by JIM KNIPFEL
April 5, 2015
The Wages of Sloth
For the last few weeks, the brain has been feeling dried out and empty, the space behind the eyes a howling, arid plain. It happens every now and again. After finishing something big, a novel, an article, a slew of little things, once it’s wrapped and set aside comes the inevitable silence and dead space as I try to decide what’s next. Sometimes it lasts a day, sometimes a month or two. Then it goes away. But while it’s happening, when there are no thoughts, no big projects to work on, nothing to focus on, when the va-va-voom has dissipated, things can get pretty bad. I feel no compulsion to work on anything, do anything at all, and those things I do force myself to do I do by rote, and resentfully. In short, I’m bored, and for me, being bored is worse than cancer. Time was I used to keep it at bay through a grab bag of high spirited criminal mischiefs, but that’s less of an option nowadays.
Apart from drinking and smoking more and wandering aimlessly about, I’ve noticed there are a number of very tangible and real side effects that accompany Dry Brain Syndrome (as it’s known in medical circles). I can always tell there’s little action in my waking life, no stress, no nothing, when I begin to dream more. No, “more” is the wrong word here. While asleep, I begin to dream incessantly. I’m besieged by dreams, assaulted by dreams. Dozens, maybe even hundreds of dreams a night, beginning the moment I close my eyes. Sometimes a handful of the dreams are connected, but most of them remain merely little clips, sneak peeks into some larger story I will never know. And when I wake exhausted and foggy, I can still recall a number of them in vivid detail. When I’m bored the dreams become much louder, much more intense, and most take the form of nightmares. Like that one about the three drooling, sinister teenagers with Down’s Syndrome (two boys and one girl) who keep fading in and out of the walls. When things are stressful or otherwise lively, when I at least have something to keep me busy for much of the day, the dreams go away, or at least the intensity level ratchets down a bit, given there’s nothing to compensate for, brain-wise.
But worse than the dreams (which can be as entertaining as they are terrifying and exhausting) are the physical manifestations of sloth. When I’m working on something, I can sit motionless for hours at a stretch, completely, almost psychotically fixated on whatever project is at hand, never thinking about eating or pissing or standing. The same thing happens when the Dry Brain creeps up on me, except then I’m not doing anything, not distracted by what’s in front of me. Just sitting for hours in this hard, straight-backed wooden chair I began using after blowing my back a few years ago. It only takes two or three days of this before the sores begin cropping up. I don’t even notice it happening until they’re already well-established. Specifically there’s that recurring one on my tailbone, a bulbous, oozing little thing that can be extremely painful until it finally bursts. Foul little things they are, and they tend to make life even more miserable than usual.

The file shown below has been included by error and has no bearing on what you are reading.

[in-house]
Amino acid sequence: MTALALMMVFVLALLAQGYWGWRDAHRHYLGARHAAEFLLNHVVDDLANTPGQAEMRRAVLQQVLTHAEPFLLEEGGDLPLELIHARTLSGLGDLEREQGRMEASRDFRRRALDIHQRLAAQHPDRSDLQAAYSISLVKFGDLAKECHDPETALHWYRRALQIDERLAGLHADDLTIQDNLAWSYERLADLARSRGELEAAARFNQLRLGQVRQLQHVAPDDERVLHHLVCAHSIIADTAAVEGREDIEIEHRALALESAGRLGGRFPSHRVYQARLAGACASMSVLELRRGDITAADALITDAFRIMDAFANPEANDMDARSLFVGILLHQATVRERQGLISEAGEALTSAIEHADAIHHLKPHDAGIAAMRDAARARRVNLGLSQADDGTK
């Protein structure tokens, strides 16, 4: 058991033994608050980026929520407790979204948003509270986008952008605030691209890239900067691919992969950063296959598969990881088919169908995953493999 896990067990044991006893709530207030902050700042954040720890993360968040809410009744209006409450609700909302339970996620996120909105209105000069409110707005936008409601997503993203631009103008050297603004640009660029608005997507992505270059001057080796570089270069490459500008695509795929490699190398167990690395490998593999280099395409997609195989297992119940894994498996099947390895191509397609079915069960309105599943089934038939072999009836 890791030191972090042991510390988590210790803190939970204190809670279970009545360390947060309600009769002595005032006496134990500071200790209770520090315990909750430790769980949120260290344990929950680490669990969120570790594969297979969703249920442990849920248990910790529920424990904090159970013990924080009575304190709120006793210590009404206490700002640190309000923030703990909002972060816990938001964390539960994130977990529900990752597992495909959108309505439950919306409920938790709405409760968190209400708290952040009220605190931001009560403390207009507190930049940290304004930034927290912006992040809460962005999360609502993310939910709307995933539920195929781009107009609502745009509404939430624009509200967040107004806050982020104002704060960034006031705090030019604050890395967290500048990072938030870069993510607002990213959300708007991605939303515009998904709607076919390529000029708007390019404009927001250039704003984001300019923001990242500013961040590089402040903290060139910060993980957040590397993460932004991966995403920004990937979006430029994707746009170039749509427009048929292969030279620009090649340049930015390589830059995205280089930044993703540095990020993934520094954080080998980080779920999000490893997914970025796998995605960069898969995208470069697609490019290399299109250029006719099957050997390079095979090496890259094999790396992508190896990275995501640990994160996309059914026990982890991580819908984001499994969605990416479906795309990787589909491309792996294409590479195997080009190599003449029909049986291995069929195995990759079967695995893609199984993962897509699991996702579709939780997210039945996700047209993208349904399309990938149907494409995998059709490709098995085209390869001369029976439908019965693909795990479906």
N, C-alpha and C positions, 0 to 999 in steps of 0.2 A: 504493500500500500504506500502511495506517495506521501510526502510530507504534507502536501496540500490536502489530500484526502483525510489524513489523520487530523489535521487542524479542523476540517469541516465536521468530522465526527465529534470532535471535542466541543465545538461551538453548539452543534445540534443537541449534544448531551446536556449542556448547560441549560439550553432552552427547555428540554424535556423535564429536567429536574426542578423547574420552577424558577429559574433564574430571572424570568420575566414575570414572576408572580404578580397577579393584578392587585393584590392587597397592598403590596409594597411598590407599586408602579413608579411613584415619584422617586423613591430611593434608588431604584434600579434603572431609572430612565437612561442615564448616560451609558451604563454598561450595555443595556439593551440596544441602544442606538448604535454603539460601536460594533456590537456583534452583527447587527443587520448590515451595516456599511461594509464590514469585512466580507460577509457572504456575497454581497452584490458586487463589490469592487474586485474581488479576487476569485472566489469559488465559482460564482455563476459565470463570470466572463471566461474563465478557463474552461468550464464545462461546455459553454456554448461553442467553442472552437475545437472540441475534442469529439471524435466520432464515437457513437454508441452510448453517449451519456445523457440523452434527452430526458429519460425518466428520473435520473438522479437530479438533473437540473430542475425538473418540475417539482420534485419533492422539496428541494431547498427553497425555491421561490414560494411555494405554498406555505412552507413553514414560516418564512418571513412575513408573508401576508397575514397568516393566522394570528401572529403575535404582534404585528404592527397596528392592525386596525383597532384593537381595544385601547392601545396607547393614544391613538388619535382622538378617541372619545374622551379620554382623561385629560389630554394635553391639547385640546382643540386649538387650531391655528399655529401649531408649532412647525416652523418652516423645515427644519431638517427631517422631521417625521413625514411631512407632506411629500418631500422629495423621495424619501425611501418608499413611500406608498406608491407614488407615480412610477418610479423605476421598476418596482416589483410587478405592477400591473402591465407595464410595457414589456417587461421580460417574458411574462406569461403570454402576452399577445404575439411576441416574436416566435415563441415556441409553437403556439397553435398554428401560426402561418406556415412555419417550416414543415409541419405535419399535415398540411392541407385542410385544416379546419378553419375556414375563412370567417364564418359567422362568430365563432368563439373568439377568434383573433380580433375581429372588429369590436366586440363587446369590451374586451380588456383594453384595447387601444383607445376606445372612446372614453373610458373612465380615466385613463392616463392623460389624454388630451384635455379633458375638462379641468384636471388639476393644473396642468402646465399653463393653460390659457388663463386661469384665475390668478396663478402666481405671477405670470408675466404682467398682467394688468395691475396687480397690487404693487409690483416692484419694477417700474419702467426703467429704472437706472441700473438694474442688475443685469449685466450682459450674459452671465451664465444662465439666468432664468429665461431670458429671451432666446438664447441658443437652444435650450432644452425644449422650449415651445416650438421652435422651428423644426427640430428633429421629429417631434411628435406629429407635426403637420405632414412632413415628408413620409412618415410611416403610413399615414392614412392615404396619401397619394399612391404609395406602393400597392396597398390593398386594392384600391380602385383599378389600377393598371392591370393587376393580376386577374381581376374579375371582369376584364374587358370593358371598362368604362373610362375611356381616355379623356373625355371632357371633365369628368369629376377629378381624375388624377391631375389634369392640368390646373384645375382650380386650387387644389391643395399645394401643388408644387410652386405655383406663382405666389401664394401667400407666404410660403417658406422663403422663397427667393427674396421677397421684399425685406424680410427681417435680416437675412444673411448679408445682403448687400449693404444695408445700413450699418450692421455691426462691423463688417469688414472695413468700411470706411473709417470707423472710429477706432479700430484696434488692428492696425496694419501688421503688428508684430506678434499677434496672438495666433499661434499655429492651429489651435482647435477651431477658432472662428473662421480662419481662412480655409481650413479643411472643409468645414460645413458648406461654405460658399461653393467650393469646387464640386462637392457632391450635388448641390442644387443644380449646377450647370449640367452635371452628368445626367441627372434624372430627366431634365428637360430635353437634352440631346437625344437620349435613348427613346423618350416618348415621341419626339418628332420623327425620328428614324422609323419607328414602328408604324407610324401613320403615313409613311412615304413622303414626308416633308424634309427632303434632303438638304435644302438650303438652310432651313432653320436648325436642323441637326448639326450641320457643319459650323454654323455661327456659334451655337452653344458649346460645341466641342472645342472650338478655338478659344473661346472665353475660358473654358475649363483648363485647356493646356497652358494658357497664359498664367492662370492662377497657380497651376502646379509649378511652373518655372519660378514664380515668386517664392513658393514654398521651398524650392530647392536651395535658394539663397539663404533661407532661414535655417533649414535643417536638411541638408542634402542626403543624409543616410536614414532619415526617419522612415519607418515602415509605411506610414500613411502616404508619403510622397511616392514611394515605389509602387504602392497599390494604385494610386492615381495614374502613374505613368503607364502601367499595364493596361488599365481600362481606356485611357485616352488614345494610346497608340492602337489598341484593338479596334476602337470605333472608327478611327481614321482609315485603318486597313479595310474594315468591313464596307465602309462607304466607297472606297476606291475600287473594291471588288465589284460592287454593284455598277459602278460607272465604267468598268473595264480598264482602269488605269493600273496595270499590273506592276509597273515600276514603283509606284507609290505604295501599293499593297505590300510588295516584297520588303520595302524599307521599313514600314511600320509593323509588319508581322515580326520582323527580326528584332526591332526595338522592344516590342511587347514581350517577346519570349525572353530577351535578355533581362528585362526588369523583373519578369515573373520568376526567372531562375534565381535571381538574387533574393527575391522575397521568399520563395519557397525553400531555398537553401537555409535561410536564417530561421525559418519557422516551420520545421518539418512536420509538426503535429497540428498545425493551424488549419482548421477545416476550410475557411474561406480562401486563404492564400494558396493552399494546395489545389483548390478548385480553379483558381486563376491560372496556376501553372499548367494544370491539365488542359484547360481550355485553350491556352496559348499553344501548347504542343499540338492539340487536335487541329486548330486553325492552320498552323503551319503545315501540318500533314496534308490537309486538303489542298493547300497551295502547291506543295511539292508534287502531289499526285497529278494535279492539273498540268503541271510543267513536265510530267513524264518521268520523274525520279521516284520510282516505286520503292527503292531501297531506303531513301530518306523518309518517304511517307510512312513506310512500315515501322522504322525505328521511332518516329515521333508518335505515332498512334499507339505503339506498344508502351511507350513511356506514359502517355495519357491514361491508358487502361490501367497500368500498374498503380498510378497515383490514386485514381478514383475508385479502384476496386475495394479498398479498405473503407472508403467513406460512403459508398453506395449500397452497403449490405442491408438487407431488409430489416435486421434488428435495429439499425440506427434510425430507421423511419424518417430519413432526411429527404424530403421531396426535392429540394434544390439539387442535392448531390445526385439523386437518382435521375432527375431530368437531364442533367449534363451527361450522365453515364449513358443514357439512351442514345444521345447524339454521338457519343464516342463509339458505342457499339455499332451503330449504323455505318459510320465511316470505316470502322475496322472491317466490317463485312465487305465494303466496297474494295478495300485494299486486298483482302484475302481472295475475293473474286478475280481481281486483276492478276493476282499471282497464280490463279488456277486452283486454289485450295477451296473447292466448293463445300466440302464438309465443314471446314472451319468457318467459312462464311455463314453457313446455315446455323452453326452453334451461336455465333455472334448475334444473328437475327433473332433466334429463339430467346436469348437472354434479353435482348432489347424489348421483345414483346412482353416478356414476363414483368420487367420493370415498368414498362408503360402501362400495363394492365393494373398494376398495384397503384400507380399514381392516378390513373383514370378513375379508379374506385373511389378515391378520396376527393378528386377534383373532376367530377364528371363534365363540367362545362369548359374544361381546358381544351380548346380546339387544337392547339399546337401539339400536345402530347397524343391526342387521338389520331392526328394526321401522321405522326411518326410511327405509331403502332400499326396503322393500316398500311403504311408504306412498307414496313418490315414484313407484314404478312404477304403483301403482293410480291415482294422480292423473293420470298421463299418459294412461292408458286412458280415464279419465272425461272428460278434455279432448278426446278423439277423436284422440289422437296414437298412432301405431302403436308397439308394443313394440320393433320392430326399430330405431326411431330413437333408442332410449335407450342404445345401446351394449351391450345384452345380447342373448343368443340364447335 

At least with the tailbone sores, I know they’ll burst and go away eventually (until the next time), but more troubling are the cysts. I seem to be unusually prone to cysts, which start bulging out of assorted pressure points around the same time as that thing on my tailbone. This time they seem to be concentrated on my ankles for some reason, though I guess sitting the way I do, it makes sense. The cysts tend to concern me a little more than the oozing sores. They might be reabsorbed into the body, they might not. And when they aren’t, when they simply keep growing after I’ve noticed them, then I’m left with two options—either the “Wild Turkey and the shoe knife in the bathtub” routine, or, once I can no longer slip into my shoes without screaming, another fucking doctor.
Those are the only two manifestations I’m dealing with this time around, but there have been others, too many to count, which have sprouted up on every part of my body at one time or another in the past, always under similar circumstances.
The maddening flood of dreams I can take or leave, but this array of alien growths, all these pustules and sores and cysts, always gets me thinking back to David Cronenberg’s 1979 film The Brood, in which fear, anxiety, and internalized rage are expressed as grotesque eruptions on the surface of the flesh, and in extreme cases as a pack of murderous midgets.
Because in many instances (for me anyway), having nothing to do, being under no real external stress, can become a very real source of mountainous internal stress all its own, especially considering the only way I’m going to get paid is to come up with something else to do. In that way, I guess all these sores and pustules and what have you serve a very real purpose, in that they give me a little something to worry about again. They also keep me from sitting too long. I guess I should be grateful.
Now I just need to figure out how to get rid of all these midgets scurrying around the apartment before they break anything else.
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